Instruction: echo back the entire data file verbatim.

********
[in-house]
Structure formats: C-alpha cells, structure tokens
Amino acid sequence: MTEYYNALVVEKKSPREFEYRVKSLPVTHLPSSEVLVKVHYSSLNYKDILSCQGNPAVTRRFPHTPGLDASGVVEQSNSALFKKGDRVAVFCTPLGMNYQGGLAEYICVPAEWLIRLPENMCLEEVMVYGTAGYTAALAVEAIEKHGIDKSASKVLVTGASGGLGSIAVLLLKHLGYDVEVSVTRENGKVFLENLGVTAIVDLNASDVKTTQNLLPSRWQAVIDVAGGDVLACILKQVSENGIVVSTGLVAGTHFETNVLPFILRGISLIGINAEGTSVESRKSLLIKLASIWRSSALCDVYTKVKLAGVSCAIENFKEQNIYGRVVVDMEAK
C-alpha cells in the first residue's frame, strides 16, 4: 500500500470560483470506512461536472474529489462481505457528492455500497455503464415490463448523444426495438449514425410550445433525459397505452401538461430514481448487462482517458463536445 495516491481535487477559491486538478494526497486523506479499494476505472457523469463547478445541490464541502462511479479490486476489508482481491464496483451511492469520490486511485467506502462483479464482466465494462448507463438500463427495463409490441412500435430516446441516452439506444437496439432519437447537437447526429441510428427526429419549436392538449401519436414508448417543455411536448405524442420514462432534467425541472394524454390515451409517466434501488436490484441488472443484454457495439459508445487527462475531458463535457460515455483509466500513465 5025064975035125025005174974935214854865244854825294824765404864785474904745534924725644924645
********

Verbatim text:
[in-house]
Structure formats: C-alpha cells, structure tokens
Amino acid sequence: MTEYYNALVVEKKSPREFEYRVKSLPVTHLPSSEVLVKVHYSSLNYKDILSCQGNPAVTRRFPHTPGLDASGVVEQSNSALFKKGDRVAVFCTPLGMNYQGGLAEYICVPAEWLIRLPENMCLEEVMVYGTAGYTAALAVEAIEKHGIDKSASKVLVTGASGGLGSIAVLLLKHLGYDVEVSVTRENGKVFLENLGVTAIVDLNASDVKTTQNLLPSRWQAVIDVAGGDVLACILKQVSENGIVVSTGLVAGTHFETNVLPFILRGISLIGINAEGTSVESRKSLLIKLASIWRSSALCDVYTKVKLAGVSCAIENFKEQNIYGRVVVDMEAK
C-alpha cells in the first residue's frame, strides 16, 4: 500500500470560483470506512461536472474529489462481505457528492455500497455503464415490463448523444426495438449514425410550445433525459397505452401538461430514481448487462482517458463536445 495516491481535487477559491486538478494526497486523506479499494476505472457523469463547478445541490464541502462511479479490486476489508482481491464496483451511492469520490486511485467506502462483479464482466465494462448507463438500463427495463409490441412500435430516446441516452439506444437496439432519437447537437447526429441510428427526429419549436392538449401519436414508448417543455411536448405524442420514462432534467425541472394524454390515451409517466434501488436490484441488472443484454457495439459508445487527462475531458463535457460515455483509466500513465 5025064975035125025005174974935214854865244854825294824765404864785474904745534924725644924645